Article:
Let’s walk through an example in the Kingdom Management developer org to see how this can be exploited.

  1. Log in to your Kingdom Management developer org.
  2. Navigate to the SOQL Injection app.
  3. Click the SOQL Injection Demo tab.

    In this app we’ve developed a custom page that enables users to search through their kingdoms to get an overview of the personnel in their kingdom. This list is filterable by providing a title or age filter in the search box.

  4. Try it out by typing in a title filter like Sir.

    The page acts as expected, returning a list of people that have the title Sir.

  5. Click the Apex Controller link at the bottom of the page, and search for the underlying SOQL query that’s being used by the application
    whereClause += 'Title__c like  \'%'+textualTitle+'%\' ';
    whereclause_records = database.query(query+' where'+whereClause);
    

    The application takes in the textualTitle parameter submitted by the user and inserts it directly into the SOQL query. This might be vulnerable to SOQL injection! As you may remember, SOQL injection occurs when an attacker modifies the structure of the query. So let’s try a more complicated filter this time and see if we can get it change the behavior of the underlying query.

  6. Navigate back to the SOQL Injection Demo tab and enter a filter like %' and name like 'Amanda%

    It works! Let’s see how we can misuse this to leak additional information.

  7. Try entering the following filter in the title search to have the database identify personnel with low performance ratings: %' and Performance_rating__c<2 and name like '%

The reason why this works is because the user input is concatenated into the SOQL query without any validation, enabling the attacker to close the single quote for the title parameter and add another condition to the query. This results in a syntactically valid query.

Before:

Title__c like '%'+textualTitle+'%'

After:

Title__c like '% %' and Performance_rating__c<2 and name like '% %'';

Another SOQL Injection Example

Let’s try another example of SOQL injection in the Kingdom Management developer org!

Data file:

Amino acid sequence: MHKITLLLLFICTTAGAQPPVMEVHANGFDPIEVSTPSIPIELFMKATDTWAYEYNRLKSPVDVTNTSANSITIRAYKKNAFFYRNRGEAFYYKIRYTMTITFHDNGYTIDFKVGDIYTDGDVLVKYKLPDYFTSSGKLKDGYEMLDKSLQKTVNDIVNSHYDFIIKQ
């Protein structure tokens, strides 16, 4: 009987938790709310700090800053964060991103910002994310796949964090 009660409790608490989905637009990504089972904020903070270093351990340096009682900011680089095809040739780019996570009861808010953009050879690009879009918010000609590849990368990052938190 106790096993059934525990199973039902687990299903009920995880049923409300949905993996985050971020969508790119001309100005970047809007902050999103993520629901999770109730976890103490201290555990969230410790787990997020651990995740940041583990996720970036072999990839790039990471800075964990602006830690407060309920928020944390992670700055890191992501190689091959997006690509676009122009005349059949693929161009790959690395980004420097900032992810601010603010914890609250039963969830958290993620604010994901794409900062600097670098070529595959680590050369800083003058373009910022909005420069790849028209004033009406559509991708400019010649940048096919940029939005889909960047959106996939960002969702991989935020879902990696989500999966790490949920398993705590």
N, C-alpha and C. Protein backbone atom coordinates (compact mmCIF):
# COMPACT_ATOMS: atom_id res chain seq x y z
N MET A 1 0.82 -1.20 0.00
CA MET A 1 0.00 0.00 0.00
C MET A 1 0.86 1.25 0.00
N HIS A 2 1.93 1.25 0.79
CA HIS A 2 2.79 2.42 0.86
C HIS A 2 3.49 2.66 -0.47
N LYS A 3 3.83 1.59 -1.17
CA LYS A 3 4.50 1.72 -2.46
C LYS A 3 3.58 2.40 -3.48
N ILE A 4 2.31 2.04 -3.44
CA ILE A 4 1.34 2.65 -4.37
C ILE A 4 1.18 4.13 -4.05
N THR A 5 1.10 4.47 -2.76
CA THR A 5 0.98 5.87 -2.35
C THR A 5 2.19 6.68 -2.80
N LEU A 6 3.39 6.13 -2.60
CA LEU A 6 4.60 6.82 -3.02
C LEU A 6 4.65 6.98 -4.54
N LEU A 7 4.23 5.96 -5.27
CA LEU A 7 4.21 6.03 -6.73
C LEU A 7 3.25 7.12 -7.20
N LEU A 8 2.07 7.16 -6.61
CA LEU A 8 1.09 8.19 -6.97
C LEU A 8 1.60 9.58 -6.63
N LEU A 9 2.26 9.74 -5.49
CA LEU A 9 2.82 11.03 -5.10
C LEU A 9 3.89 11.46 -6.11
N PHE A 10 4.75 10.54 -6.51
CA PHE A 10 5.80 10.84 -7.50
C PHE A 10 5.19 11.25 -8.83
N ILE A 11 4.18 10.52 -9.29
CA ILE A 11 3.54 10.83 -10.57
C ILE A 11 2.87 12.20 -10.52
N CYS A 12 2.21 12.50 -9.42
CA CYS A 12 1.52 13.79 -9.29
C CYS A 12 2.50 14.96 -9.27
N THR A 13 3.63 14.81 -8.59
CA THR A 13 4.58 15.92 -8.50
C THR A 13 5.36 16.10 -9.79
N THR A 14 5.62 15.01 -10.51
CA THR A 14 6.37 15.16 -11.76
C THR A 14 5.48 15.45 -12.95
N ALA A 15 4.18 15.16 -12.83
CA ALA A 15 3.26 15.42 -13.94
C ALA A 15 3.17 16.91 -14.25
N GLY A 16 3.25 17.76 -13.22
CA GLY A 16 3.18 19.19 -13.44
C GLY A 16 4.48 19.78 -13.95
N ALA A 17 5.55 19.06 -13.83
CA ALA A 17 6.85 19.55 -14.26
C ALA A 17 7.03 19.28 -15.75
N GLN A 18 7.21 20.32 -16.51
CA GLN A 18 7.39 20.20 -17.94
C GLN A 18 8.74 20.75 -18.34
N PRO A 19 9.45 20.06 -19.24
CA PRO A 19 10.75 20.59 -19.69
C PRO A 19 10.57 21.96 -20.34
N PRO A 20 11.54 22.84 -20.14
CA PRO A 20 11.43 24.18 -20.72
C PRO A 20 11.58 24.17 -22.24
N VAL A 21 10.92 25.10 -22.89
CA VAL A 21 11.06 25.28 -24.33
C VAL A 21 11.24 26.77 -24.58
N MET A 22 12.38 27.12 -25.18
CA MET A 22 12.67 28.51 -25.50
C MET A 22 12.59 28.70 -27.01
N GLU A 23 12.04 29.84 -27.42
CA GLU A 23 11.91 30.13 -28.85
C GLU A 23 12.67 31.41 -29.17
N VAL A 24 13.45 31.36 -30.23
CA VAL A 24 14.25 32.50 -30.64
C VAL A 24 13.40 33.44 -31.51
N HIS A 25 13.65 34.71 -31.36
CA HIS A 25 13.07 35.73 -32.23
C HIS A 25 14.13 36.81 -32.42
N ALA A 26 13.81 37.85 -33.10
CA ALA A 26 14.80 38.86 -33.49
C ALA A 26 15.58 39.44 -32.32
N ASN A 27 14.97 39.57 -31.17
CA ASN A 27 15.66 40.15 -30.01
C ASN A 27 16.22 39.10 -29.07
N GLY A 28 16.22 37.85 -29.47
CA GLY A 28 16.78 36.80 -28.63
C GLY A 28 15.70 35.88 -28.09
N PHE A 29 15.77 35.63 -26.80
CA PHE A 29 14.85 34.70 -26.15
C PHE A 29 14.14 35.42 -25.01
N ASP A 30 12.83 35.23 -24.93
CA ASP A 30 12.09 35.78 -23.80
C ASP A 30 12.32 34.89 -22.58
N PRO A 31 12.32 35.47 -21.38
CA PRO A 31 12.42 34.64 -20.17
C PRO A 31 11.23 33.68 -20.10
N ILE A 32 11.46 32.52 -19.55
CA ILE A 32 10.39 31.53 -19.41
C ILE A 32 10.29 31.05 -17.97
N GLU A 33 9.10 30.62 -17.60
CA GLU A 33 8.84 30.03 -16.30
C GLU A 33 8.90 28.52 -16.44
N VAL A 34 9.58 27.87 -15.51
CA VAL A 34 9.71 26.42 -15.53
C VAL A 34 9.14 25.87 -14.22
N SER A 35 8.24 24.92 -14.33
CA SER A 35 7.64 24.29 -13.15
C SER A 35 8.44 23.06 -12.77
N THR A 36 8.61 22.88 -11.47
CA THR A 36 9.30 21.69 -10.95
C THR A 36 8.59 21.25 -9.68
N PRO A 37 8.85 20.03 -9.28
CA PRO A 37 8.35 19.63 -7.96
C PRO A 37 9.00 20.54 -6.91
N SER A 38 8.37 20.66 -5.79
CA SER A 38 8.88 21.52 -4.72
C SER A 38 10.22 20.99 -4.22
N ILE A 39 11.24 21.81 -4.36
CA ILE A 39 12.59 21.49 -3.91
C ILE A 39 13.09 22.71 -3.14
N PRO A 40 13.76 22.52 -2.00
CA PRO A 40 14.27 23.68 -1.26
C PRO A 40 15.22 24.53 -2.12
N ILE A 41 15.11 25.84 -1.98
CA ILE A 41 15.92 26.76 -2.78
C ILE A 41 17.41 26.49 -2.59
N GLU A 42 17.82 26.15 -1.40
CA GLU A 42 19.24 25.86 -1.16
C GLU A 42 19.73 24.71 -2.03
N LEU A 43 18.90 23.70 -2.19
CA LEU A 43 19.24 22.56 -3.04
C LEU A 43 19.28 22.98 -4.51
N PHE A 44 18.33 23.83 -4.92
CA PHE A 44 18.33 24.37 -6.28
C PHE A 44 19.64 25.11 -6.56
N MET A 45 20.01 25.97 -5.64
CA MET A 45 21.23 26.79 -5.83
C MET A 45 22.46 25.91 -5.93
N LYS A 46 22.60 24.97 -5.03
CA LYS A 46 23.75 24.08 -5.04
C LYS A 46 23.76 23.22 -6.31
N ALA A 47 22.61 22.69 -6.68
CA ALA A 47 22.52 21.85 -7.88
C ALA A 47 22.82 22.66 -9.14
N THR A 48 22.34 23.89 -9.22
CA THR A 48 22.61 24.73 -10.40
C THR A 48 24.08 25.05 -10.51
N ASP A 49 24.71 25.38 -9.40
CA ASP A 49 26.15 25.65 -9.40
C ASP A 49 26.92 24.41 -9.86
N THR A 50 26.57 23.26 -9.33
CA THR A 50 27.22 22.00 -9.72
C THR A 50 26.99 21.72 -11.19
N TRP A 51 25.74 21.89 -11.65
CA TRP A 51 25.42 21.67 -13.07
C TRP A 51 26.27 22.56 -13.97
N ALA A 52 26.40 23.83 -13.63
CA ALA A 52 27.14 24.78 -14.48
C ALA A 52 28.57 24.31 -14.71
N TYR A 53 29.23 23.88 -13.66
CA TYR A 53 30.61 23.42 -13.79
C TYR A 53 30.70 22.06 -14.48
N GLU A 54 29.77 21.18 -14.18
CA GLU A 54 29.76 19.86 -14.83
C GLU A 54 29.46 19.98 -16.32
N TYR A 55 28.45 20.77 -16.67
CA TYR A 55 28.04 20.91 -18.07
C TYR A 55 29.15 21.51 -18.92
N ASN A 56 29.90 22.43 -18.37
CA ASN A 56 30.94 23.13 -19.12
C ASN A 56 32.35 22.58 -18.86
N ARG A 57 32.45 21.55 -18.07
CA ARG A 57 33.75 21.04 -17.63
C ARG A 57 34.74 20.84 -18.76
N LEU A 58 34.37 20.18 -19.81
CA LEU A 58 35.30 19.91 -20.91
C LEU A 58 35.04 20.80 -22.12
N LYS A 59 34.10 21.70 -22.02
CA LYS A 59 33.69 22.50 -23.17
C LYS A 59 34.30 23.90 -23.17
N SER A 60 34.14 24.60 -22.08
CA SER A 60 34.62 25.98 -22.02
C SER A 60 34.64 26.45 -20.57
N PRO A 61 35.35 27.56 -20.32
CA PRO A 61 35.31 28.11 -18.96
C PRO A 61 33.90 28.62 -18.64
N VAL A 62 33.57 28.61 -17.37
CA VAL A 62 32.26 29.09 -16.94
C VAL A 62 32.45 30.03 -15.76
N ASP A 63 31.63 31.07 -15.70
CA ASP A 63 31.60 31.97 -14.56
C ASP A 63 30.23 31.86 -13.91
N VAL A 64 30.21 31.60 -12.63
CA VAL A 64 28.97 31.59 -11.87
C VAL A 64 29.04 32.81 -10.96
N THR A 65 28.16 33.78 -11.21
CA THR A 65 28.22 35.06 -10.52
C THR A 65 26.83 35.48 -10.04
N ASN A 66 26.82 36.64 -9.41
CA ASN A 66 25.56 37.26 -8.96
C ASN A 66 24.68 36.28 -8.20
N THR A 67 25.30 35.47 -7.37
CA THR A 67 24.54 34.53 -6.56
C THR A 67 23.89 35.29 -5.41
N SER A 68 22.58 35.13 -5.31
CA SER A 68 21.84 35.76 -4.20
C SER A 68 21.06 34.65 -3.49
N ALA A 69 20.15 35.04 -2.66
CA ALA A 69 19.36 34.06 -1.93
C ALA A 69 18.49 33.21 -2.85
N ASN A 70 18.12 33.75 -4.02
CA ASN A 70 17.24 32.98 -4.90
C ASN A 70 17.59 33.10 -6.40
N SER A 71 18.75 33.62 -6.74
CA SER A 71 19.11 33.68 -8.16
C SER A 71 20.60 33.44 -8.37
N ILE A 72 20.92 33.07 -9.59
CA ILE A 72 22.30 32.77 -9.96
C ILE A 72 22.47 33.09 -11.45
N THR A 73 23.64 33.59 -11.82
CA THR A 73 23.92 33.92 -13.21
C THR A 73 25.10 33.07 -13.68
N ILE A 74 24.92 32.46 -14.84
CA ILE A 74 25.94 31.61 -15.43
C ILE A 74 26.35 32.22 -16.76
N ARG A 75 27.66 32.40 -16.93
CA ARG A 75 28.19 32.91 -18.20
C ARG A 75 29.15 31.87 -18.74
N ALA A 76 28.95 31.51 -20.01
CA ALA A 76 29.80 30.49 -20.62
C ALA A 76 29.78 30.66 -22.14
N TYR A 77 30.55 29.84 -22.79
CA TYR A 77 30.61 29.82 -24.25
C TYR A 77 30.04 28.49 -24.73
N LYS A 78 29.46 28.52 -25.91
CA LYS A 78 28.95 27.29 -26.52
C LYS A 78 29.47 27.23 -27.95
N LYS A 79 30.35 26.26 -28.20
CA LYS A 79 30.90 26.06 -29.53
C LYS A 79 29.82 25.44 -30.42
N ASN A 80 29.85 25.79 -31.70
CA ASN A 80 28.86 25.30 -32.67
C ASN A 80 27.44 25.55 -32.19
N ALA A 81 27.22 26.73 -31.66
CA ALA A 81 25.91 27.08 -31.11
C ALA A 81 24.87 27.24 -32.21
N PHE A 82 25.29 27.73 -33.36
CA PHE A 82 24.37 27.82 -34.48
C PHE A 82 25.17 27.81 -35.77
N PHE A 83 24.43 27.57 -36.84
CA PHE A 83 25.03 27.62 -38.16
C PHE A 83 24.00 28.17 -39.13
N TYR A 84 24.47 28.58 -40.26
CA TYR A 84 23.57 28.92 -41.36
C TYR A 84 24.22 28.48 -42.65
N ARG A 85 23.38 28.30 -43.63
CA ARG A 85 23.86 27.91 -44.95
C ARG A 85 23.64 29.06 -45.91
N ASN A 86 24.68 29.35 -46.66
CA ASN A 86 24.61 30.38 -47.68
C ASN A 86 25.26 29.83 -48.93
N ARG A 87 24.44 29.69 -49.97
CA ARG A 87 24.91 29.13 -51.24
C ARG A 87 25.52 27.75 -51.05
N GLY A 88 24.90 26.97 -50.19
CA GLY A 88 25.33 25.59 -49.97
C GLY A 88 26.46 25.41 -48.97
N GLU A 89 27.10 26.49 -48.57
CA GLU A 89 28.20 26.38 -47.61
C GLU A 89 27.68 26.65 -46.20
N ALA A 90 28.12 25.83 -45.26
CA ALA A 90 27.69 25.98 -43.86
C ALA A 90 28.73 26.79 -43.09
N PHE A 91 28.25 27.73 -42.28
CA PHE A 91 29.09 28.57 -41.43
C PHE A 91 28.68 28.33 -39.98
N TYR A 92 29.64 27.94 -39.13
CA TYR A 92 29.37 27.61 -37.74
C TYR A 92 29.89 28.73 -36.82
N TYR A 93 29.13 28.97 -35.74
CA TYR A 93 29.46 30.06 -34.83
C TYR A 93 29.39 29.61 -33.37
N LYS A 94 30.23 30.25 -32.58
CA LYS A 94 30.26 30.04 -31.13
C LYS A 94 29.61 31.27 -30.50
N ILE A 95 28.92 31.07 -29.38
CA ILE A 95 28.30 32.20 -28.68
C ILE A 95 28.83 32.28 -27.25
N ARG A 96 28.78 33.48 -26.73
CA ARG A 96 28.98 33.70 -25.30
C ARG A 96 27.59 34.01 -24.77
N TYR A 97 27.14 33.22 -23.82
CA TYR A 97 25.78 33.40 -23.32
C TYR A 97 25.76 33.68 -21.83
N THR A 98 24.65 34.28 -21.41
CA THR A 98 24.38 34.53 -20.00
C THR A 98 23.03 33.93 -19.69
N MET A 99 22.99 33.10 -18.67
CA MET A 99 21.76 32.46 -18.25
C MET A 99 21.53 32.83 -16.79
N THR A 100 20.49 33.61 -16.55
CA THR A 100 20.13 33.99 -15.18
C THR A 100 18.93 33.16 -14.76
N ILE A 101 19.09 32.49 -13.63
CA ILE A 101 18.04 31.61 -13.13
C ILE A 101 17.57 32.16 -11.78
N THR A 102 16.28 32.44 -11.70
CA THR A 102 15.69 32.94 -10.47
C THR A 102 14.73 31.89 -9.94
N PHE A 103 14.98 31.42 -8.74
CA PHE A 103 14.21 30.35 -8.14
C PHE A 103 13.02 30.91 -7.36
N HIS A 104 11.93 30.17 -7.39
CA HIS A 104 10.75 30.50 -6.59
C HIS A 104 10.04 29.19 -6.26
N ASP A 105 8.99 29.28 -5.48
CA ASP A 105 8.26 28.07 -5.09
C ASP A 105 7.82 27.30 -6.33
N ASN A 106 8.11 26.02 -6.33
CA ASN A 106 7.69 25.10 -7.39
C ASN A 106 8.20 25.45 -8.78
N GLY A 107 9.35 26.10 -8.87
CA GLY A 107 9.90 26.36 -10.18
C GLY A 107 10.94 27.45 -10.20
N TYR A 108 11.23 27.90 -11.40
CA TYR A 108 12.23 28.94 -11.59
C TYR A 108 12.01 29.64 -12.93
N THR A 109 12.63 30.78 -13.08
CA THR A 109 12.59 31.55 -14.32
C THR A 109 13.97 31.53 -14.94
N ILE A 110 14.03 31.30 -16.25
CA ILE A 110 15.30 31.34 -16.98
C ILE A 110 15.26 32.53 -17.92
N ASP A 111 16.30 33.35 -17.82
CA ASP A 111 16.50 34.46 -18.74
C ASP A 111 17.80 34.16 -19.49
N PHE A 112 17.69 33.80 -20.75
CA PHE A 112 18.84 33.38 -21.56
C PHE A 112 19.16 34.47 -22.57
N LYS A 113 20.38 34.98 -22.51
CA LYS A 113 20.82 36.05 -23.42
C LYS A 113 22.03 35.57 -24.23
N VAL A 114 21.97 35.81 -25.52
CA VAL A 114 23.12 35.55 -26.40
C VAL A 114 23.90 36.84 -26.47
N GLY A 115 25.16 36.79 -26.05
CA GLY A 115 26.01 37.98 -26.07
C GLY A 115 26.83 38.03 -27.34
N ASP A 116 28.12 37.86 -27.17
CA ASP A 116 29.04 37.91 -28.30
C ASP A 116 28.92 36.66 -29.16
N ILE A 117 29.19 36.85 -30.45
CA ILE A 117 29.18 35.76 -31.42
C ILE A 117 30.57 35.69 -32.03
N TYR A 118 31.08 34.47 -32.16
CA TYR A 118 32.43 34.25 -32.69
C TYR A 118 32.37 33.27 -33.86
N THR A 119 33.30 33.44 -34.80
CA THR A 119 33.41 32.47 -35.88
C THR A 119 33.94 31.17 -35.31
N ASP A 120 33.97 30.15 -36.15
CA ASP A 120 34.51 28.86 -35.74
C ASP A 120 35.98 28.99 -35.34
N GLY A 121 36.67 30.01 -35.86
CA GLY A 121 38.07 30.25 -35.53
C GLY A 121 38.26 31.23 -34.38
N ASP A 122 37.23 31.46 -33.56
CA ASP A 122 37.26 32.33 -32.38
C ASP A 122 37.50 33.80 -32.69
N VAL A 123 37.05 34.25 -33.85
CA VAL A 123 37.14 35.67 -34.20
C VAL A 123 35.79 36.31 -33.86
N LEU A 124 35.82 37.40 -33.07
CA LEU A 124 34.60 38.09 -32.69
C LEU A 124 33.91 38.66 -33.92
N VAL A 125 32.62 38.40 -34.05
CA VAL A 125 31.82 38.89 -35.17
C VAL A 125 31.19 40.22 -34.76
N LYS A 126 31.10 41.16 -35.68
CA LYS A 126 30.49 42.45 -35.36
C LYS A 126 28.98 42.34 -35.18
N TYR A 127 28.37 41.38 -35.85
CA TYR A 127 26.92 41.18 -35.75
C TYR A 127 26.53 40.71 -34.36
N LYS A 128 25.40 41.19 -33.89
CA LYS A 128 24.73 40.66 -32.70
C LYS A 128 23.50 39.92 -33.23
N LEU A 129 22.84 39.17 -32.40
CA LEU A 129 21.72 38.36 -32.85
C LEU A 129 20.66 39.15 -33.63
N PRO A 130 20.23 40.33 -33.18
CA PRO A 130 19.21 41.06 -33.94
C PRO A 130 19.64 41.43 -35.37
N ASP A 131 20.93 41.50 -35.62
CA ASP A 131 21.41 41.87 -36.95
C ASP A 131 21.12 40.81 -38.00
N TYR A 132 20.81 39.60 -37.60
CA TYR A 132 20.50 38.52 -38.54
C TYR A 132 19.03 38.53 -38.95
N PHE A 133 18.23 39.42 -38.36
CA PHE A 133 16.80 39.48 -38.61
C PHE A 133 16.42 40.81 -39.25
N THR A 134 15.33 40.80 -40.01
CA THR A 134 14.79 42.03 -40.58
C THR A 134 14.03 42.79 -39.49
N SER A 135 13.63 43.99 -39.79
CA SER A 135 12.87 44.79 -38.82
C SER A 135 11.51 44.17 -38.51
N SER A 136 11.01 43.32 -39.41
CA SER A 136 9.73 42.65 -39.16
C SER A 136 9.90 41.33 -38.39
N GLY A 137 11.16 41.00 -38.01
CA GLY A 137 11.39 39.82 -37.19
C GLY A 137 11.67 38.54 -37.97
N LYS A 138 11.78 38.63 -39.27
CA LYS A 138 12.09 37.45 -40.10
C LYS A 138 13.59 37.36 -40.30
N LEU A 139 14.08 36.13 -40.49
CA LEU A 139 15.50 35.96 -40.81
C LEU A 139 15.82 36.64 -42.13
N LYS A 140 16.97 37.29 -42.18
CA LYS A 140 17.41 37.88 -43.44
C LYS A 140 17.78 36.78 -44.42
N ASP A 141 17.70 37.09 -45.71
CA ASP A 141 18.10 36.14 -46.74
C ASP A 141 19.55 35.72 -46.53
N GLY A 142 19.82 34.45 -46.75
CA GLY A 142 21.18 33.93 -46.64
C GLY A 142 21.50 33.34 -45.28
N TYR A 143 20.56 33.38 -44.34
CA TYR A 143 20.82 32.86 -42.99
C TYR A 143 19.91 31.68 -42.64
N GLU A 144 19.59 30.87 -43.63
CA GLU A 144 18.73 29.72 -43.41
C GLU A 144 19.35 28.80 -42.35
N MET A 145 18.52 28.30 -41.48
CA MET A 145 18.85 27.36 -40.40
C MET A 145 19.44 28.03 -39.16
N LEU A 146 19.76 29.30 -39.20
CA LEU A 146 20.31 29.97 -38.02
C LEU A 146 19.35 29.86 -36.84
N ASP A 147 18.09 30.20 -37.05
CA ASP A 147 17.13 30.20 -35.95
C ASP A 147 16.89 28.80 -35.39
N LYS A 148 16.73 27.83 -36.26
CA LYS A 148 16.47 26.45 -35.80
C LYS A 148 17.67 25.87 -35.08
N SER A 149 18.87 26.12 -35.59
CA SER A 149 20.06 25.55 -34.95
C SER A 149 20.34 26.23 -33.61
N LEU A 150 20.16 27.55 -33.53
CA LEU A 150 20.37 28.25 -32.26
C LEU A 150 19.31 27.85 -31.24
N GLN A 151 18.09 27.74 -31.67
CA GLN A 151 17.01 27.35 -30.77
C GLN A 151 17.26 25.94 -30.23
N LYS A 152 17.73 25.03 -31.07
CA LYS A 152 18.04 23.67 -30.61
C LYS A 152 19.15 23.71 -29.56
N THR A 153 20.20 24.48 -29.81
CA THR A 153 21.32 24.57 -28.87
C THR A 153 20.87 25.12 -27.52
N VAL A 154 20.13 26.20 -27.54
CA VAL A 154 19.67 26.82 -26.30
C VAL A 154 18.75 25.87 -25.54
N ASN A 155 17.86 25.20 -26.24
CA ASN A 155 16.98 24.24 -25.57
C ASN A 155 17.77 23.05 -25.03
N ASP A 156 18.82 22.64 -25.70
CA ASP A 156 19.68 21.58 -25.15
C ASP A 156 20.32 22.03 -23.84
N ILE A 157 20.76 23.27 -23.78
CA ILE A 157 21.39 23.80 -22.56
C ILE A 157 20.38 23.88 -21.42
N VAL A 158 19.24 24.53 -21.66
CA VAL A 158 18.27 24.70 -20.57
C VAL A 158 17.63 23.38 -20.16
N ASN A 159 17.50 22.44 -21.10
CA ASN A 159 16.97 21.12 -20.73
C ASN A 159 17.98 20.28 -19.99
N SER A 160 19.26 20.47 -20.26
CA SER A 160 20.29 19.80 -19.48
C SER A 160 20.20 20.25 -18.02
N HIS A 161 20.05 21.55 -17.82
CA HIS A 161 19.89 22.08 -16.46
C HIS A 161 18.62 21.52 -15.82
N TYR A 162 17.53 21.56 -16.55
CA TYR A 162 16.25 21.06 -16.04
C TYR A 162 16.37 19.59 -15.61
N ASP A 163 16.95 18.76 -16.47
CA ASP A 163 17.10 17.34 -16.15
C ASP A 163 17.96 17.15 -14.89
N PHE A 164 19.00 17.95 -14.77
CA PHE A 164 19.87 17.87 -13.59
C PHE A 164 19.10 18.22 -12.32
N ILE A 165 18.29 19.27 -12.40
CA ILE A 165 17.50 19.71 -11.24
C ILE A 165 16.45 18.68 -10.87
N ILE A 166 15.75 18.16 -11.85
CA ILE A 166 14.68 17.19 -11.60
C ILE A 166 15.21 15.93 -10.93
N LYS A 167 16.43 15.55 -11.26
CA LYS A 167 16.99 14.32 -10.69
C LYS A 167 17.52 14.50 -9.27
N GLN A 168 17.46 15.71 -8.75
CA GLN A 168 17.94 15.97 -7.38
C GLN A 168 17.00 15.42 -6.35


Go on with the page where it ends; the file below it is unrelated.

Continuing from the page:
1. Log in to your Kingdom Management developer org.
  2. Navigate to the SOQL Injection app.
  3. Click the SOQL Injection Demo tab.
  4. Type in an age filter like 22.

    The application should filter the list of personnel to only show those whose age is 22. Let’s try this again, but this time let’s add some valid SOQL at the end to see if the application executes it. An easy way to accomplish this is to use the LIMIT command, which limits the number of results returned by the query.

  5. Type in an age filter like 22 limit 1.

    If the application is vulnerable to SOQL injection, the “limit 1” portion of your string is executed as a SOQL command, limiting your results to only one record. It works!

    Let’s look at the code via the Apex controller link at the bottom of the page.

    if(textualAge!=null){
        whereClause+='Age__c >'+textualAge+'';
        whereclause_records = database.query(query+' where'+whereClause);
    }
    

The application takes in a string called textualAge and inserts it directly into the dynamic query, then executes all without validation or escaping. So it looks like this application is indeed vulnerable!

Impact of SOQL Injection

Luckily for Salesforce developers, since SOQL is narrower than SQL in terms of what a user can do, SOQL reduces the attack surface and limits what an attacker can do with a vulnerable query.

  • No command execution, therefore no ability to exploit the underlying OS running the Salesforce service.
  • No delete method, therefore no ability to interact destructively.
  • No insert or update methods, therefore no ability to add data, user accounts, or permissions to the system

However, SOQL is still vulnerable. An attacker who is able to successfully exploit SOQL injection can access fields that a developer did not intend to reveal or that a user should not ordinarily have access to.

Resources

Apex Developer Guide - SOQL Injection

Open Web Application Security Project (OWASP) - SQL Injection

Flower icon used to indicate that the content is for Salesforce Classic

Remember, this module is meant for Salesforce Classic. When you launch your hands-on org, switch to Salesforce Classic to complete this challenge.